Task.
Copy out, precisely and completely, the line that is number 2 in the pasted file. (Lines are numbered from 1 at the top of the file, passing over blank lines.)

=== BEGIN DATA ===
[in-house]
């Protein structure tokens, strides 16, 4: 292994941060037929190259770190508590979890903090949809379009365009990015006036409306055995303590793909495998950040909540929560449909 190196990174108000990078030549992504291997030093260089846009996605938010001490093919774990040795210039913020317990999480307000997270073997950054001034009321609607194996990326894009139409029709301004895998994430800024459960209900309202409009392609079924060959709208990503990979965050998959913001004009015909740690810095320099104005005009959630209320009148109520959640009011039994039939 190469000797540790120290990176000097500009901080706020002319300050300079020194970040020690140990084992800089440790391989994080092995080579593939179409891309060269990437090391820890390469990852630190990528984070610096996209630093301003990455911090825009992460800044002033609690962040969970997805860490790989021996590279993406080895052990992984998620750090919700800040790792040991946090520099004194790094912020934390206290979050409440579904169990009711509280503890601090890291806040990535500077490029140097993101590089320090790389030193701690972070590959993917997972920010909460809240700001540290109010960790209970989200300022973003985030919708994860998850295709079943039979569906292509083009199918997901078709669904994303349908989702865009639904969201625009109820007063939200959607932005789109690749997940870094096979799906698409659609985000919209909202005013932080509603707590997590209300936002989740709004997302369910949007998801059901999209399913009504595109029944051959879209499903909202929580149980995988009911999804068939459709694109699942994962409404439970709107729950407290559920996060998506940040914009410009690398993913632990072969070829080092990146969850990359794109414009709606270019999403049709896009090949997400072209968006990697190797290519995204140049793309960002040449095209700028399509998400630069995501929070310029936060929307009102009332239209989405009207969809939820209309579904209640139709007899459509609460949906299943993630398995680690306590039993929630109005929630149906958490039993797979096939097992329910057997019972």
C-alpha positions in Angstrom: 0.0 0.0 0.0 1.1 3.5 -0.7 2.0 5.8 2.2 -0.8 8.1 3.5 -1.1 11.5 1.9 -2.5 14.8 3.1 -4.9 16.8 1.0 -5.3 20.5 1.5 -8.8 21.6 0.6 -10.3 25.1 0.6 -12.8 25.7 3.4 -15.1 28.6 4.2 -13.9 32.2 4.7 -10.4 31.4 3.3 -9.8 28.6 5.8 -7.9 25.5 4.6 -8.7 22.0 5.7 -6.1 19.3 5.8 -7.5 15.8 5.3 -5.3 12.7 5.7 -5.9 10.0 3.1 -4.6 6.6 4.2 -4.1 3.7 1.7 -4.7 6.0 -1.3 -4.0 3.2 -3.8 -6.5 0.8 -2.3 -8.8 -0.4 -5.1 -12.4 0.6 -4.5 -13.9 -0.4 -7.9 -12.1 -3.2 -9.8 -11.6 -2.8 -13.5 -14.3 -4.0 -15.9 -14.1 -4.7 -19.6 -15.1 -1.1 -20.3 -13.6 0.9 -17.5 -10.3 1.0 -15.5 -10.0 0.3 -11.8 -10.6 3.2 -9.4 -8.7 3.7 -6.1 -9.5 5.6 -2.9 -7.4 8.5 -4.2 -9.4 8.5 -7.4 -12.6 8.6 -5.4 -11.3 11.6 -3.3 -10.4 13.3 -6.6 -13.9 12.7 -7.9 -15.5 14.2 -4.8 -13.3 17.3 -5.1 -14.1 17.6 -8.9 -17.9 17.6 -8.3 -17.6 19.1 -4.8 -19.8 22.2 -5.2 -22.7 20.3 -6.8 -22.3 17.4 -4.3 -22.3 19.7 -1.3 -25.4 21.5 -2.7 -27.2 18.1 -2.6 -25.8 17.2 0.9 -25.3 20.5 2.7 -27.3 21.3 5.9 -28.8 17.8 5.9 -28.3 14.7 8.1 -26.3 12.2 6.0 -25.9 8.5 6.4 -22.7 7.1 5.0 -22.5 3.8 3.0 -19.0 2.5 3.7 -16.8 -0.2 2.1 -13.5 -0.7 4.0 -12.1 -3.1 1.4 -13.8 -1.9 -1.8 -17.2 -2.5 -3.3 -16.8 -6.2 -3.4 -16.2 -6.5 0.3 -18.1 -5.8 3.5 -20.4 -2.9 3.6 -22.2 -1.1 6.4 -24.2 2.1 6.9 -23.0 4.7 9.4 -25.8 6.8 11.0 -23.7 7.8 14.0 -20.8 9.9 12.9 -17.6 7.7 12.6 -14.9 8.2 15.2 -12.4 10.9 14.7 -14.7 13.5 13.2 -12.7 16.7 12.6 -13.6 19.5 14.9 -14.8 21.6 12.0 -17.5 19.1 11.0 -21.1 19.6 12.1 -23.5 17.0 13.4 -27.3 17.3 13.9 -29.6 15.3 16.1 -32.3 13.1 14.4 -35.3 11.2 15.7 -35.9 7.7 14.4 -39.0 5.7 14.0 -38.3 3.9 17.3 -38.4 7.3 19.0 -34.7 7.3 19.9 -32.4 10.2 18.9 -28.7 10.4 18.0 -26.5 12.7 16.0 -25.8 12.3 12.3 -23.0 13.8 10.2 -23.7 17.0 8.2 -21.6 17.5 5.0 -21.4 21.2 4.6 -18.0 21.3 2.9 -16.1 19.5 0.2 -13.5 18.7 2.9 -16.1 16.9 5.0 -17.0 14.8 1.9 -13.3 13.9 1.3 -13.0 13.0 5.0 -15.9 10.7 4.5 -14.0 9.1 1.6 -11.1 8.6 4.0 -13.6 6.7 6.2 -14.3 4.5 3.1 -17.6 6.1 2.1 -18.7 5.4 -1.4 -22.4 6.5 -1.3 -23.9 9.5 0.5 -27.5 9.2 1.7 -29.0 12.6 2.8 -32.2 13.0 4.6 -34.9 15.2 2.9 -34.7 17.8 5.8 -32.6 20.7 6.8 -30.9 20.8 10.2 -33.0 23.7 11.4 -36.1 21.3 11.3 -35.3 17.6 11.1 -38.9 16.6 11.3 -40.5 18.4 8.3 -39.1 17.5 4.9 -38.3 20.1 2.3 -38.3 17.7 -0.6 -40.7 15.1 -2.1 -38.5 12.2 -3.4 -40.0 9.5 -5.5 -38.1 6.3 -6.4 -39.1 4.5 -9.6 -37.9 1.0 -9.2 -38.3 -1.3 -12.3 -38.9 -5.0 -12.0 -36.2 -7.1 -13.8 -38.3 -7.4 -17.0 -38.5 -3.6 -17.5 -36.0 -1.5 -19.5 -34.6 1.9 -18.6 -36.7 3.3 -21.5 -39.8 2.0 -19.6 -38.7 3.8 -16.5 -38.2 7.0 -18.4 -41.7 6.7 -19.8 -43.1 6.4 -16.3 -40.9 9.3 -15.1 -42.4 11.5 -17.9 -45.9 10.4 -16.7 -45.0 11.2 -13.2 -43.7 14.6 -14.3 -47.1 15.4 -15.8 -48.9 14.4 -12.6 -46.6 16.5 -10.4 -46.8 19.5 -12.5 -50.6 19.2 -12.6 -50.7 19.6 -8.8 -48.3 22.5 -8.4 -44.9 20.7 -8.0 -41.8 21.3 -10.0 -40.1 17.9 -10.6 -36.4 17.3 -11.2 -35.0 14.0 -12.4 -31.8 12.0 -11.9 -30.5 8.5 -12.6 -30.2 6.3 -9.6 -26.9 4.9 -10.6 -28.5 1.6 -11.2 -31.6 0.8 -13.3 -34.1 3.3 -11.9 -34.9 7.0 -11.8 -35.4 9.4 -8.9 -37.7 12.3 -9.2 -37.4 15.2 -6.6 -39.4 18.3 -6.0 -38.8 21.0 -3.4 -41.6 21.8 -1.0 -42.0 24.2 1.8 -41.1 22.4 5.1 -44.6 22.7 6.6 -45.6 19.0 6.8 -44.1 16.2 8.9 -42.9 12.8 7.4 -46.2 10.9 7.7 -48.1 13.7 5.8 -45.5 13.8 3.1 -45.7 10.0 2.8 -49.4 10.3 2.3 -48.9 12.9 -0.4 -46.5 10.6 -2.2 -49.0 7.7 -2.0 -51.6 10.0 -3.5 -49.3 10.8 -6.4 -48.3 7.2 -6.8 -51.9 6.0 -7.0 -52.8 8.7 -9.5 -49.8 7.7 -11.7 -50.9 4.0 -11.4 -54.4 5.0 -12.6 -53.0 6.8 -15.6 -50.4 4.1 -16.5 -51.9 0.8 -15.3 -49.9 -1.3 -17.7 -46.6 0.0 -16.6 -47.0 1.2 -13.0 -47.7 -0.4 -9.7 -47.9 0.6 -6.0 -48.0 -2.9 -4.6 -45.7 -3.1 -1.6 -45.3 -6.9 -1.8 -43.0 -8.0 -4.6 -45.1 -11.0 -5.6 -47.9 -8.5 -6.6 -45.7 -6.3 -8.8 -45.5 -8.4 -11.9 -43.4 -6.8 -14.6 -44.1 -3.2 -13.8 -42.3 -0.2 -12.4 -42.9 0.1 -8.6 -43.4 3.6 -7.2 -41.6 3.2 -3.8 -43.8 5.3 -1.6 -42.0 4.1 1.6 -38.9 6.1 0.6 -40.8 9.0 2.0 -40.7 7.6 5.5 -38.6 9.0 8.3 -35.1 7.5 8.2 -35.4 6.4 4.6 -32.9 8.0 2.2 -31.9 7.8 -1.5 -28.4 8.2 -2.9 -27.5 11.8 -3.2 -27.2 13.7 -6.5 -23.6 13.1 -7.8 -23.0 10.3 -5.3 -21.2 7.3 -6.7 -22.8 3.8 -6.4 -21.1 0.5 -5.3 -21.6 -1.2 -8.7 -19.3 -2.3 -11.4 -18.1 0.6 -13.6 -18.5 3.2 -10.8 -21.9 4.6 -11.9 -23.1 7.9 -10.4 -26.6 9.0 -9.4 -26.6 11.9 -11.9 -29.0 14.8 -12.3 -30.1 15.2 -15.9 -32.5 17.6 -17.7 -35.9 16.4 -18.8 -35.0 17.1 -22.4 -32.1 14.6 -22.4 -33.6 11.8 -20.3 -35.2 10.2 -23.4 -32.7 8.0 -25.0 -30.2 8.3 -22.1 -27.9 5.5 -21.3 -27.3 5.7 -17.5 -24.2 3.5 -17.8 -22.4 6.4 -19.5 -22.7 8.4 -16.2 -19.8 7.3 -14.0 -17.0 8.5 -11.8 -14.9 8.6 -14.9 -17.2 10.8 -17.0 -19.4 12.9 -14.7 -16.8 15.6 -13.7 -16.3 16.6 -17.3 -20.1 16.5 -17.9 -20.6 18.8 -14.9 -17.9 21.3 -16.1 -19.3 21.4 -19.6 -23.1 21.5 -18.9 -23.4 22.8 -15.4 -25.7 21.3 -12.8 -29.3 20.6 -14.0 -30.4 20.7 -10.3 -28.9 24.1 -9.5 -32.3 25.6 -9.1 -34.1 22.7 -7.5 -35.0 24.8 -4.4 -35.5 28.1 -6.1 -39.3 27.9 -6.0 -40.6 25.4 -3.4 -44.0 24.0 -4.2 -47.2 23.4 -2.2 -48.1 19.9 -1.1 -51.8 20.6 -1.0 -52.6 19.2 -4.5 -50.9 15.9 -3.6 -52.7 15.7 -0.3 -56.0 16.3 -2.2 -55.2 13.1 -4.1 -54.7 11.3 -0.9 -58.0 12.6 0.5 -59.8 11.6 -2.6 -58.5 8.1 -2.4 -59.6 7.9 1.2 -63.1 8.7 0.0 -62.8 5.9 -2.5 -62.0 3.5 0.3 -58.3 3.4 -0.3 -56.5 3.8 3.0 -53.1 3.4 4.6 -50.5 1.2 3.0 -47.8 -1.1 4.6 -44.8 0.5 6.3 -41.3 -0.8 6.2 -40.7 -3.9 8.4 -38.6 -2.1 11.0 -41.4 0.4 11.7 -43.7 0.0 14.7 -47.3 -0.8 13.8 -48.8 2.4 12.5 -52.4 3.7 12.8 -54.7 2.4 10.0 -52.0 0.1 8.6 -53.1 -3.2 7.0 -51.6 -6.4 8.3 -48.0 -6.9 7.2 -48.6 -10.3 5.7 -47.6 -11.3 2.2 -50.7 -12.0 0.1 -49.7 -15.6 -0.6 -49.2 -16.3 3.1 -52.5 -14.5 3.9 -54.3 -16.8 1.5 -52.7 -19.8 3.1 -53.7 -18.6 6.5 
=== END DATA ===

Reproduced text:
């Protein structure tokens, strides 16, 4: 292994941060037929190259770190508590979890903090949809379009365009990015006036409306055995303590793909495998950040909540929560449909 190196990174108000990078030549992504291997030093260089846009996605938010001490093919774990040795210039913020317990999480307000997270073997950054001034009321609607194996990326894009139409029709301004895998994430800024459960209900309202409009392609079924060959709208990503990979965050998959913001004009015909740690810095320099104005005009959630209320009148109520959640009011039994039939 190469000797540790120290990176000097500009901080706020002319300050300079020194970040020690140990084992800089440790391989994080092995080579593939179409891309060269990437090391820890390469990852630190990528984070610096996209630093301003990455911090825009992460800044002033609690962040969970997805860490790989021996590279993406080895052990992984998620750090919700800040790792040991946090520099004194790094912020934390206290979050409440579904169990009711509280503890601090890291806040990535500077490029140097993101590089320090790389030193701690972070590959993917997972920010909460809240700001540290109010960790209970989200300022973003985030919708994860998850295709079943039979569906292509083009199918997901078709669904994303349908989702865009639904969201625009109820007063939200959607932005789109690749997940870094096979799906698409659609985000919209909202005013932080509603707590997590209300936002989740709004997302369910949007998801059901999209399913009504595109029944051959879209499903909202929580149980995988009911999804068939459709694109699942994962409404439970709107729950407290559920996060998506940040914009410009690398993913632990072969070829080092990146969850990359794109414009709606270019999403049709896009090949997400072209968006990697190797290519995204140049793309960002040449095209700028399509998400630069995501929070310029936060929307009102009332239209989405009207969809939820209309579904209640139709007899459509609460949906299943993630398995680690306590039993929630109005929630149906958490039993797979096939097992329910057997019972």